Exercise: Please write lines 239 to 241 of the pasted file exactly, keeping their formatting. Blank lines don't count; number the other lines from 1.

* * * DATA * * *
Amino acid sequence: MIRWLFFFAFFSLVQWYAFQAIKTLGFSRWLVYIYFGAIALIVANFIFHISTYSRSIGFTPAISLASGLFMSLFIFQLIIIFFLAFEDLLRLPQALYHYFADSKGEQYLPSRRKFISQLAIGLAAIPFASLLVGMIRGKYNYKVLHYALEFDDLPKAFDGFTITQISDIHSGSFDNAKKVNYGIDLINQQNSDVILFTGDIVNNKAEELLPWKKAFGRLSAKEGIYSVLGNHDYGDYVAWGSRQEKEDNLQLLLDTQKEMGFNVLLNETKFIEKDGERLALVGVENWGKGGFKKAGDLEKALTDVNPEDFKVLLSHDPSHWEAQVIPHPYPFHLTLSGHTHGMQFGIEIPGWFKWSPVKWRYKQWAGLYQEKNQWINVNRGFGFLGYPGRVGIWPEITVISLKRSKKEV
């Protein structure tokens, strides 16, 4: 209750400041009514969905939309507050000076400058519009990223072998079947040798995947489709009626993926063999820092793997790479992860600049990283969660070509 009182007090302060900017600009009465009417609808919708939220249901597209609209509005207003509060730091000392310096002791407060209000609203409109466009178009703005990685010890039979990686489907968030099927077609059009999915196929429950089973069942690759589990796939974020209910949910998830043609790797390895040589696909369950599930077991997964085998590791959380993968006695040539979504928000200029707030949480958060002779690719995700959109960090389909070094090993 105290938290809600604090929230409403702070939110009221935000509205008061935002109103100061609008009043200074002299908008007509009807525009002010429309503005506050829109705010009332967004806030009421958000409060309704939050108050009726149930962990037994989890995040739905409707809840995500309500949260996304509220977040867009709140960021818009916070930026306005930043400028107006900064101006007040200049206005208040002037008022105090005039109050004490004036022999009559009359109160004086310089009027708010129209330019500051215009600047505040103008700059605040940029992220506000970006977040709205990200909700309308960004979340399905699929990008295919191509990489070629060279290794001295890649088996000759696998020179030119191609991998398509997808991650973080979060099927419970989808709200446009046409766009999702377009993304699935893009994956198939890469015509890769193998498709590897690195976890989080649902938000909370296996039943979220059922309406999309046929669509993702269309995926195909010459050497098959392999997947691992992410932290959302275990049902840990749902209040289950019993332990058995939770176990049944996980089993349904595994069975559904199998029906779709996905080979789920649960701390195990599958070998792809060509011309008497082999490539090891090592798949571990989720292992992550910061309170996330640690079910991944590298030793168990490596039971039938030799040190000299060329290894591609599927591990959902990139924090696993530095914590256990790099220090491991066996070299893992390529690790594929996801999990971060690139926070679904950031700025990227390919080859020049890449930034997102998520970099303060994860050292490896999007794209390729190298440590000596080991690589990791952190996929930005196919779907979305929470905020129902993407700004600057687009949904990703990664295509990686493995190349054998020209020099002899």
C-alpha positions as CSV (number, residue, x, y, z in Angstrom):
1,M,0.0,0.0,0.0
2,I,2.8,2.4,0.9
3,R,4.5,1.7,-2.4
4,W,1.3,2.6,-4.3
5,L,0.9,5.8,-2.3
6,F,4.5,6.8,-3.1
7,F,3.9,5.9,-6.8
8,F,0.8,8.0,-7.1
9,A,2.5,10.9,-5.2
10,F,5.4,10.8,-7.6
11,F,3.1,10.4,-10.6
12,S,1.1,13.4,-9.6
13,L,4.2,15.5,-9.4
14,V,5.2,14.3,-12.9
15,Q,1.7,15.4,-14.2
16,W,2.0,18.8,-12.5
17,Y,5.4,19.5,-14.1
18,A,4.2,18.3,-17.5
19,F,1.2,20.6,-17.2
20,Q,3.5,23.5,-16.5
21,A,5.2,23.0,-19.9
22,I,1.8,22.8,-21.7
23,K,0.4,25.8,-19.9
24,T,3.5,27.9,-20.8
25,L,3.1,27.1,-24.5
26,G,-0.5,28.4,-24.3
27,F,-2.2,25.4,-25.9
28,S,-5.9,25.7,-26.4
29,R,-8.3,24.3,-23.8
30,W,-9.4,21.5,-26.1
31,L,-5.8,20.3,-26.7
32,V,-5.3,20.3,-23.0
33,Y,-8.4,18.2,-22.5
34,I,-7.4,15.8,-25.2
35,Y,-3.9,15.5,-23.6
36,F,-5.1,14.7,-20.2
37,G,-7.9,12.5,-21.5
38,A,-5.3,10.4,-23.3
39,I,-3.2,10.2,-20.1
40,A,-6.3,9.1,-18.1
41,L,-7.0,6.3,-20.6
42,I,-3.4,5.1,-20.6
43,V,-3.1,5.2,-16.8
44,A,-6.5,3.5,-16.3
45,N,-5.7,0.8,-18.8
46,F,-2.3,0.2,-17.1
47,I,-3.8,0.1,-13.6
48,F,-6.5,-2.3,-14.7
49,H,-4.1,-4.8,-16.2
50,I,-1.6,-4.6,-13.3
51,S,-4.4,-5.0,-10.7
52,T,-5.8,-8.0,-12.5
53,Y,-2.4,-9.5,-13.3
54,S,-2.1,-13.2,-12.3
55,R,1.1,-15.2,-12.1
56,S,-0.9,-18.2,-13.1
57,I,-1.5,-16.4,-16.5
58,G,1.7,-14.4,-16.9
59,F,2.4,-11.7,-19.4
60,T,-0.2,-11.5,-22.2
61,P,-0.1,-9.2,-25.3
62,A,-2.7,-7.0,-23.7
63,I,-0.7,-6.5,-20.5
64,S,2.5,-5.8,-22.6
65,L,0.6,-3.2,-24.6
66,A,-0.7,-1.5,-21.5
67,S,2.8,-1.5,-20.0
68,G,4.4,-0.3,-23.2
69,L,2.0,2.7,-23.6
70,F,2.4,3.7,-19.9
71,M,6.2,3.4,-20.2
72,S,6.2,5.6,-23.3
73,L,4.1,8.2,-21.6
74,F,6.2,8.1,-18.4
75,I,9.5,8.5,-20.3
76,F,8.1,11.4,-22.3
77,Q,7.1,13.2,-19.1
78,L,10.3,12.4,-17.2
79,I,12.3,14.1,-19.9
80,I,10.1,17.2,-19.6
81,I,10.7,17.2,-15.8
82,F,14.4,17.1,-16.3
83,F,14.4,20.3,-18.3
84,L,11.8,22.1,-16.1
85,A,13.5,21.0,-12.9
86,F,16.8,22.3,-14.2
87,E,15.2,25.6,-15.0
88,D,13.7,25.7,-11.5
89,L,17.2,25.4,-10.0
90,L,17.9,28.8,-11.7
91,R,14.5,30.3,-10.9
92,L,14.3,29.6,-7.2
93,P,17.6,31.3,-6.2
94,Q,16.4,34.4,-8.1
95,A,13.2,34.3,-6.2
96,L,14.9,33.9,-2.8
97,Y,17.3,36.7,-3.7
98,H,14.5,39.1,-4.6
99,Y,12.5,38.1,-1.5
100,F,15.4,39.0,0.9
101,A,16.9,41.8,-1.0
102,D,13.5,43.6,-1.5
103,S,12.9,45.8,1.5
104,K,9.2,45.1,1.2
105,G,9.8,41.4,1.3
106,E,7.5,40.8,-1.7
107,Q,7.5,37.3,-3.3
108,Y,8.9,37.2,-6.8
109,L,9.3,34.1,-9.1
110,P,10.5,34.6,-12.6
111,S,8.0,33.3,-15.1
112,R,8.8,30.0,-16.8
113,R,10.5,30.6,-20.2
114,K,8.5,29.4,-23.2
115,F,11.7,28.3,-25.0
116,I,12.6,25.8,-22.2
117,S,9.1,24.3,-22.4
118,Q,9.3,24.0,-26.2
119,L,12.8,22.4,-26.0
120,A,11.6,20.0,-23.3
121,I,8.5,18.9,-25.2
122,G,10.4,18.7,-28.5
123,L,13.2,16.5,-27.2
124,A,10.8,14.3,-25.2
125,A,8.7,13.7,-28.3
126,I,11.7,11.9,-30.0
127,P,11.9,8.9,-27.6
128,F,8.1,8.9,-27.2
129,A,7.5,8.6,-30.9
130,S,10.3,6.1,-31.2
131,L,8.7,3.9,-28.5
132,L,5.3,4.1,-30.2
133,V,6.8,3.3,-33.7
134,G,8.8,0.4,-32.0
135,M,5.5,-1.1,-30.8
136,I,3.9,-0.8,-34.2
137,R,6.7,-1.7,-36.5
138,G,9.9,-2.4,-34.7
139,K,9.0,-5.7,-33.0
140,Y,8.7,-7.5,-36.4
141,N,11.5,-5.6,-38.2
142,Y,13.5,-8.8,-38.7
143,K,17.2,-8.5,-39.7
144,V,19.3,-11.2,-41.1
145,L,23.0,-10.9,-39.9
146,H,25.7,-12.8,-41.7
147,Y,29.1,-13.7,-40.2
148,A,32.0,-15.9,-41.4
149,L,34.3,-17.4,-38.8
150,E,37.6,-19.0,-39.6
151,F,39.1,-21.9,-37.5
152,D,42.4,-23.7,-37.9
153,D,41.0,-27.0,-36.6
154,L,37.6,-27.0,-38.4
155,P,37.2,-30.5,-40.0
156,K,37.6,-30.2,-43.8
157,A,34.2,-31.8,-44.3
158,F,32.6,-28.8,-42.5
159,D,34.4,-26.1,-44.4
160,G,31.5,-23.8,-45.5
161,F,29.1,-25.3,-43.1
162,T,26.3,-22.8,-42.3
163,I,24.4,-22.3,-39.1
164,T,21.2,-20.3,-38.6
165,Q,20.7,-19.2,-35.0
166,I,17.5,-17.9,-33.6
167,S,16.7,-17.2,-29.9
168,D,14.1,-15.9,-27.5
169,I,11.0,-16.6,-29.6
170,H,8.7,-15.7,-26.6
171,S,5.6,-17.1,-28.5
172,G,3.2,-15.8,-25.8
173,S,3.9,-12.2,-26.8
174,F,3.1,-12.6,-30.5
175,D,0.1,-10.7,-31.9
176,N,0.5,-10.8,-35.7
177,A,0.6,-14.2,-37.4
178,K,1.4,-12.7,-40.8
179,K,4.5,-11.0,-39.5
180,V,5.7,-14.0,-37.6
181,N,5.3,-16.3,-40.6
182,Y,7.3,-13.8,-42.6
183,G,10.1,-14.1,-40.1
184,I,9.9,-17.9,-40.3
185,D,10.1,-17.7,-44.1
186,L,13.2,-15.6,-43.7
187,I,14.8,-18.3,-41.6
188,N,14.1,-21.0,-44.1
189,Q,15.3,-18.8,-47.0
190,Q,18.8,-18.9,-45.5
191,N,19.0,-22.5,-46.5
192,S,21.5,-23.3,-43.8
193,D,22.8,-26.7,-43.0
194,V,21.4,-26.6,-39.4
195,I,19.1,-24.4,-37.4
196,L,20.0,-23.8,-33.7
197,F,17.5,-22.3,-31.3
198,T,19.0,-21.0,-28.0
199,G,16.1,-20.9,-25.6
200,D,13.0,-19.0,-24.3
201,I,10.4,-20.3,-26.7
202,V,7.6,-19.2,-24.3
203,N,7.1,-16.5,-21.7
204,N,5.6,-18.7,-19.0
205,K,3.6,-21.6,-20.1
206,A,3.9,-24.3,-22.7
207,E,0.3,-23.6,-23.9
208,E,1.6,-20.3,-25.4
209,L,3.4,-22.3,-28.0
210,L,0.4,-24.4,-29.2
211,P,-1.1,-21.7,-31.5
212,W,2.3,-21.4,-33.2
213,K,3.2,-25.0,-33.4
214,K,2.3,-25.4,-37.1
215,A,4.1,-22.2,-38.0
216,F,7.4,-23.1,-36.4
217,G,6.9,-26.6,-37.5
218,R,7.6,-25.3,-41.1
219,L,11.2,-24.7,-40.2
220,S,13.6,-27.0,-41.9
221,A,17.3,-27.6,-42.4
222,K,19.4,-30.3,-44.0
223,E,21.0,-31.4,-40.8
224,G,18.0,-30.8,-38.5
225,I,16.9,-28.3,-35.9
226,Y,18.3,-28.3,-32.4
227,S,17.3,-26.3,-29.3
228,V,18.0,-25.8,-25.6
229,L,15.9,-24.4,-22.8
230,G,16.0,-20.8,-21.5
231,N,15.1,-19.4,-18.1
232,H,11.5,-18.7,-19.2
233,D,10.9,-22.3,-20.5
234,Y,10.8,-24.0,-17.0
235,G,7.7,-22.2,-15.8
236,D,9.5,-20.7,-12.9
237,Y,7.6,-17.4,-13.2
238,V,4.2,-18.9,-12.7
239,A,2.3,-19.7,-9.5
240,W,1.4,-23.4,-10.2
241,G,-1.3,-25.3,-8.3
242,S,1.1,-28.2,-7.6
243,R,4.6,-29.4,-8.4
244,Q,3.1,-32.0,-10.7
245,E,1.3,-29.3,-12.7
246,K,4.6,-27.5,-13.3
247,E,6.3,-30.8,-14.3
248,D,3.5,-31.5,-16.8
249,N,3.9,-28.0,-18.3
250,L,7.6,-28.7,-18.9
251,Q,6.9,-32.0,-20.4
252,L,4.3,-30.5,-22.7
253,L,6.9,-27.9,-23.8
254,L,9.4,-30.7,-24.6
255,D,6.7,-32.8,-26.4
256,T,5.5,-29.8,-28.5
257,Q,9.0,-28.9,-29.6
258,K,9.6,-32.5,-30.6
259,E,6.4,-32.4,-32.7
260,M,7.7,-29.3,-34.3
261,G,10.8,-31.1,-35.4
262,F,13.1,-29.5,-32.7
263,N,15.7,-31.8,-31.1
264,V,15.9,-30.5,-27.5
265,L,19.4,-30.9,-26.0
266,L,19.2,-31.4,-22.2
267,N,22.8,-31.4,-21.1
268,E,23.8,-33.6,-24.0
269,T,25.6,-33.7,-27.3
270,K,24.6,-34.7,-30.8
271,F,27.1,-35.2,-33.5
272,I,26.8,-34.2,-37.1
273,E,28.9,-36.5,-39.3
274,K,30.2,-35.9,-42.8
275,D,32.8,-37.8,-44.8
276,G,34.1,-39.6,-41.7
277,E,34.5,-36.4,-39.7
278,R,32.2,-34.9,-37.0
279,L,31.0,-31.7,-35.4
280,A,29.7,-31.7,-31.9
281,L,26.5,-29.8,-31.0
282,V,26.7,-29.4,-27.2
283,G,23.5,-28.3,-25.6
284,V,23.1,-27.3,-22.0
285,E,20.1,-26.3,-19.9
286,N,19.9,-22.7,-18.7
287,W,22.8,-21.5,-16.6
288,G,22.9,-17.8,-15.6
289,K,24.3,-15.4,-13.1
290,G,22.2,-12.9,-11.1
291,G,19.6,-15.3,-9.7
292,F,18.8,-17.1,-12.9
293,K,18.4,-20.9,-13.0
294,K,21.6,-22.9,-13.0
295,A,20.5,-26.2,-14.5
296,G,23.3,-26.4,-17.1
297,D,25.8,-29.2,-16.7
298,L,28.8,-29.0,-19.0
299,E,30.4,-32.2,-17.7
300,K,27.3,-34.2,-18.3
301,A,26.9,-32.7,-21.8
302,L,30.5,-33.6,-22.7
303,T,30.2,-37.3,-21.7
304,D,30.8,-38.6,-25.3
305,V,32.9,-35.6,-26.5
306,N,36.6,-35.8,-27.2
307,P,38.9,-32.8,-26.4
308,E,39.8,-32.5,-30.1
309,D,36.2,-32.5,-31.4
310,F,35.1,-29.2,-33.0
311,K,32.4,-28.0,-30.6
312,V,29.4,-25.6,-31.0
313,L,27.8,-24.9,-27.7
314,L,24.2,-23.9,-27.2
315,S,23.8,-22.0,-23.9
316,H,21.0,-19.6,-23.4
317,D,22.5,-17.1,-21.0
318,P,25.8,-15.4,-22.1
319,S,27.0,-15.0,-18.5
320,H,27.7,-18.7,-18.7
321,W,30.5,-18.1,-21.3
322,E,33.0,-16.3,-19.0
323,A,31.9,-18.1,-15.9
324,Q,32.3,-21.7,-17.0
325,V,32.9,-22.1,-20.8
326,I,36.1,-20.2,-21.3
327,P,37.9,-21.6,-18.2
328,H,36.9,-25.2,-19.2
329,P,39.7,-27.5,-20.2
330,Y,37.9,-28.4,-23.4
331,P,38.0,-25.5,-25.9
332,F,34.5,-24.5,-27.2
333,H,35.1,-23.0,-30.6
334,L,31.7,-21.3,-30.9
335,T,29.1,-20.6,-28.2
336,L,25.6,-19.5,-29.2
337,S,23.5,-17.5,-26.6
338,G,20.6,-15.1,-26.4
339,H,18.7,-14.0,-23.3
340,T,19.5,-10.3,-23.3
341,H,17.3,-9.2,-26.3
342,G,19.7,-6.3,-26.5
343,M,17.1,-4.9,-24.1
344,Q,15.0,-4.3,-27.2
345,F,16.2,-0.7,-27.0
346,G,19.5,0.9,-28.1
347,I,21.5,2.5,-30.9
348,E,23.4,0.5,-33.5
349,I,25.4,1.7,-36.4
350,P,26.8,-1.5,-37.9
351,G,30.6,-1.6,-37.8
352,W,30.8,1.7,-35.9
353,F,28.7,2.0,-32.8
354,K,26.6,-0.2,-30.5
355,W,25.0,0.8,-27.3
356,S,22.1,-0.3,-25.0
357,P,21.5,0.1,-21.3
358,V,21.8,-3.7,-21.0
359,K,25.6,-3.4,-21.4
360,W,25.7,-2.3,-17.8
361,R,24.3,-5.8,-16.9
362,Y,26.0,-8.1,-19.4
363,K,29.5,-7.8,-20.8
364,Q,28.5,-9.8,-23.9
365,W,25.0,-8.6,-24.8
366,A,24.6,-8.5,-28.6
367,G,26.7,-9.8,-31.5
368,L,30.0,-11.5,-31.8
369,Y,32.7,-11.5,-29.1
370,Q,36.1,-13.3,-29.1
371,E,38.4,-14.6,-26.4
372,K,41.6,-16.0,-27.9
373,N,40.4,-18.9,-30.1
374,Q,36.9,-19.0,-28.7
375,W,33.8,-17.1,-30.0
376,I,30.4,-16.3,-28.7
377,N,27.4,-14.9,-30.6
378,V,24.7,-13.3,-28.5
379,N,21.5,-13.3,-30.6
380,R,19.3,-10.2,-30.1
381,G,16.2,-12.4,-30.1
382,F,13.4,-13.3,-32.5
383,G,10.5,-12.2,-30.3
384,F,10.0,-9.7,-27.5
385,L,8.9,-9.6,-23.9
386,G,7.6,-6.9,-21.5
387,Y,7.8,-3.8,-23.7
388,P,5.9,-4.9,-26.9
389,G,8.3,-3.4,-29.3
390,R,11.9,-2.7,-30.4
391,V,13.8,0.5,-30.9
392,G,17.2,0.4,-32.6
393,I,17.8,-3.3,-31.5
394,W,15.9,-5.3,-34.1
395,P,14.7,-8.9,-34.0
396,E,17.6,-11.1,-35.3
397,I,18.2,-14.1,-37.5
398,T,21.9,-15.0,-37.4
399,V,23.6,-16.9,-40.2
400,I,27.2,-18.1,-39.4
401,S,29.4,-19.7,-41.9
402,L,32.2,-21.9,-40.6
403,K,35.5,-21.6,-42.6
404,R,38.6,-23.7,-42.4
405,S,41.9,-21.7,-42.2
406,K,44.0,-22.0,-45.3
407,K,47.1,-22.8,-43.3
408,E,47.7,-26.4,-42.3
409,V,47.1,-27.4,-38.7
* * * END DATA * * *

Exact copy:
236,D,9.5,-20.7,-12.9
237,Y,7.6,-17.4,-13.2
238,V,4.2,-18.9,-12.7